Understanding the Costs of Adoption

family 2 kids, mom, dad and dog

Choosing to build your family through adoption is a life-changing decision.  It can be an exciting and positive experience for you as you begin your journey to becoming parents.

Besides taking steps to prepare yourself emotionally for the responsibilities of adoption and parenthood, it’s also a good idea to have a realistic understanding of the financial costs involved when adopting a child. It is best to know upfront what fees and expenses you can anticipate so you can plan and budget accordingly.

How much does adoption cost?

The costs of adoption vary based on the circumstances of the situation.

Generally, the prospective adoptive parent(s) pay all the fees and expenses in connection with the adoption. These include all the uninsured medical expenses incurred during the birthmother’s pregnancy and for the child’s birth; all social worker or agency fees; attorney fees for the adoptive parents and the child’s birthparents; court costs and possible assistance with the birthmother’s reasonable living expenses.

If you adopt a child who is in the legal custody of the state’s social services agency, the fees and expenses incurred in connection with the adoption are typically paid by the state. There is usually an adoption subsidy agreement between the adoptive parents and the state that outlines these fees and expenses.

Who decides what fees and expenses can be paid in connection with an adoption?

There are state laws that address what fees and expenses can be paid in connection with an adoption. If the law is not complied with, the Court can refuse to grant the adoption. Some state laws provide that any payment made or received in violation of the law is a crime.

The fees and expenses must be reasonable and necessary. The first expense is typically the cost of an adoption homestudy. Many prospective adoptive parents complete the homestudy process before they are matched with a birthmom. Generally, an adoption homestudy done by a private social worker or agency costs from $500-1,500.00. If you want to adopt a child who is in state custody, the state social services agency can do your homestudy for a nominal fee or at no cost.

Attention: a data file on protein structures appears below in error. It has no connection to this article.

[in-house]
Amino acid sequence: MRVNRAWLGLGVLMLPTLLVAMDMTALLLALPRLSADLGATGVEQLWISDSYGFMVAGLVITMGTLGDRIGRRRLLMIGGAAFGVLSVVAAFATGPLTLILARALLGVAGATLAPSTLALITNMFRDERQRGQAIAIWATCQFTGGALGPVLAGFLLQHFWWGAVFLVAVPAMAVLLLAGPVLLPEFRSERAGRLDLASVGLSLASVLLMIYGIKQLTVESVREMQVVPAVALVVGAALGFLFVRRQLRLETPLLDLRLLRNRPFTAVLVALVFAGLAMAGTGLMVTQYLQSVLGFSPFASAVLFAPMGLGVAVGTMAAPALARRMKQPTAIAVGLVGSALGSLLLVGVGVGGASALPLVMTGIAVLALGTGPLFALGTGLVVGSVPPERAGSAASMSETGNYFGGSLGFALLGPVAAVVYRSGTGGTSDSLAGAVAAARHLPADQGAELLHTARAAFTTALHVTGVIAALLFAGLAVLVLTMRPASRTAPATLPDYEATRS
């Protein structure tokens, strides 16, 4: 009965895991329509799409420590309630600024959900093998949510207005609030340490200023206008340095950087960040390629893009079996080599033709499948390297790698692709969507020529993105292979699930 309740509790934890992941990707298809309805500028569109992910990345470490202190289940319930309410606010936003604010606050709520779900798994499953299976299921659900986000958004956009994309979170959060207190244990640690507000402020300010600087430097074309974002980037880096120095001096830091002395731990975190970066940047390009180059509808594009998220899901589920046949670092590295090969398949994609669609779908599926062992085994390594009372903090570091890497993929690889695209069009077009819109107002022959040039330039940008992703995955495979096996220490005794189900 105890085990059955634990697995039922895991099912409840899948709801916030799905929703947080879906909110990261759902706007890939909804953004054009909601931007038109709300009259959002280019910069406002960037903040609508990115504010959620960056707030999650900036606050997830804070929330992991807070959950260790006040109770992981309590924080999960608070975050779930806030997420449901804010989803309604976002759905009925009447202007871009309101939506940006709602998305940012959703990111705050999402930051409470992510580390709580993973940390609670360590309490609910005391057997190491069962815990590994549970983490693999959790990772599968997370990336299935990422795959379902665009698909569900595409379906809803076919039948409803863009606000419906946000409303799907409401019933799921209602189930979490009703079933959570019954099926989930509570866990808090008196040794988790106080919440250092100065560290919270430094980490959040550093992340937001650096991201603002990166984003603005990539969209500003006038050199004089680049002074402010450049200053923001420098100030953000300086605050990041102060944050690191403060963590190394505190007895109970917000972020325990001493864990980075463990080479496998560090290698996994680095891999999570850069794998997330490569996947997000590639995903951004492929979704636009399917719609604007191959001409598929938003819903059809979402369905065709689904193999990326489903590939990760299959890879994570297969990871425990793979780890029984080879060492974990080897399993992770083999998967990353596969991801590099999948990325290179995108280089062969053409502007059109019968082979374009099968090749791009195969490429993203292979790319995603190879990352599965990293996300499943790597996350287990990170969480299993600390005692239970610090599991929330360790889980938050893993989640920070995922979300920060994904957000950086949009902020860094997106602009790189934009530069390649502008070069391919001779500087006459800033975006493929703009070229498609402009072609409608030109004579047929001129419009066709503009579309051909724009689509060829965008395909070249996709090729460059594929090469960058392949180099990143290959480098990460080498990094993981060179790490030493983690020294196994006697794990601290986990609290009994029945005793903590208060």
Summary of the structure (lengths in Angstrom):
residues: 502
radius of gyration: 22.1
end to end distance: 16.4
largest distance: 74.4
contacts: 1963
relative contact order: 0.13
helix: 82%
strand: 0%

Adoption agencies set their own fees, which vary depending on the services the agency is providing to the prospective adoptive parents and to the birthparents. Some agencies charge an agency fee that includes the cost of the homestudy, birthparent study, services provided to a birthparent, and post placement counseling for a birthparent. Other agencies charge separately for each service the agency is providing. It is advisable to talk with an agency and make sure you have a clear understanding of the agency’s fees, to avoid any misunderstandings.

The amount of financial assistance that can be provided to a birthmother for her living expenses also varies depending on her circumstances and the state’s laws. Generally, prospective parents can assist a birthmother with basic living expenses, such as rent, groceries and necessities, utilities, phone and transportation. The best practice is to speak with a knowledgeable attorney before providing financial assistance to a birthmother, to make sure state laws are complied with.

The first step.

There are many options you can take when beginning the adoption process. One option is to speak to an adoption attorney who is familiar with the state’s laws, the court process, the costs, and who can guide and advise you throughout your adoption journey to parenthood.

The attorneys at our firm have assisted hundreds of families with their adoptions and we would be happy to answer your adoption related questions. You can learn more about our Adoption Practice here.

Image: Adobe/Christin Lola
*This article is very general in nature and does not constitute legal advice. Readers with legal questions should consult with an attorney prior to making any legal decisions.

Related Posts
  • Attorney Spotlight: Karen Rosenberg Read More
  • Assisted Reproductive Technologies: We Can Help Read More
  • Do I Need a Lawyer for My Adoption? Read More